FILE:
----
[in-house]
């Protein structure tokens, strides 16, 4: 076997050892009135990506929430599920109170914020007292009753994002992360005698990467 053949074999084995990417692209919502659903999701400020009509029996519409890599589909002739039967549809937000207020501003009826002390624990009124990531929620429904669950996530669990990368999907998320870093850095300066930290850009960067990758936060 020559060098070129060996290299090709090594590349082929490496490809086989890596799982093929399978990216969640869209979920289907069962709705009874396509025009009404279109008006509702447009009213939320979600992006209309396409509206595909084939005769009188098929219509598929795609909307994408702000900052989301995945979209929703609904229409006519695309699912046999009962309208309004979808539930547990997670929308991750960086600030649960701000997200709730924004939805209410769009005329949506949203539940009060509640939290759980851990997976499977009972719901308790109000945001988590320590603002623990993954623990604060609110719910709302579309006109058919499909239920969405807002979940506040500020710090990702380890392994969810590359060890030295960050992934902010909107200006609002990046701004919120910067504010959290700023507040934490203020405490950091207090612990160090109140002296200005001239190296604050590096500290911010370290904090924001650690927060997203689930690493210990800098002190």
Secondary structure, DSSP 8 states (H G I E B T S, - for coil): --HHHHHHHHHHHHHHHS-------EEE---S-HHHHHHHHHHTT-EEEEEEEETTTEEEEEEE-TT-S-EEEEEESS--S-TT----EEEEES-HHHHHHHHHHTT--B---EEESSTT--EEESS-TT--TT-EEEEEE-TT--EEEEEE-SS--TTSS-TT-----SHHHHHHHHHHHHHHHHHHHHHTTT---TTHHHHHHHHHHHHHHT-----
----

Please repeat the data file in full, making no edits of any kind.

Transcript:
[in-house]
């Protein structure tokens, strides 16, 4: 076997050892009135990506929430599920109170914020007292009753994002992360005698990467 053949074999084995990417692209919502659903999701400020009509029996519409890599589909002739039967549809937000207020501003009826002390624990009124990531929620429904669950996530669990990368999907998320870093850095300066930290850009960067990758936060 020559060098070129060996290299090709090594590349082929490496490809086989890596799982093929399978990216969640869209979920289907069962709705009874396509025009009404279109008006509702447009009213939320979600992006209309396409509206595909084939005769009188098929219509598929795609909307994408702000900052989301995945979209929703609904229409006519695309699912046999009962309208309004979808539930547990997670929308991750960086600030649960701000997200709730924004939805209410769009005329949506949203539940009060509640939290759980851990997976499977009972719901308790109000945001988590320590603002623990993954623990604060609110719910709302579309006109058919499909239920969405807002979940506040500020710090990702380890392994969810590359060890030295960050992934902010909107200006609002990046701004919120910067504010959290700023507040934490203020405490950091207090612990160090109140002296200005001239190296604050590096500290911010370290904090924001650690927060997203689930690493210990800098002190």
Secondary structure, DSSP 8 states (H G I E B T S, - for coil): --HHHHHHHHHHHHHHHS-------EEE---S-HHHHHHHHHHTT-EEEEEEEETTTEEEEEEE-TT-S-EEEEEESS--S-TT----EEEEES-HHHHHHHHHHTT--B---EEESSTT--EEESS-TT--TT-EEEEEE-TT--EEEEEE-SS--TTSS-TT-----SHHHHHHHHHHHHHHHHHHHHHTTT---TTHHHHHHHHHHHHHHT-----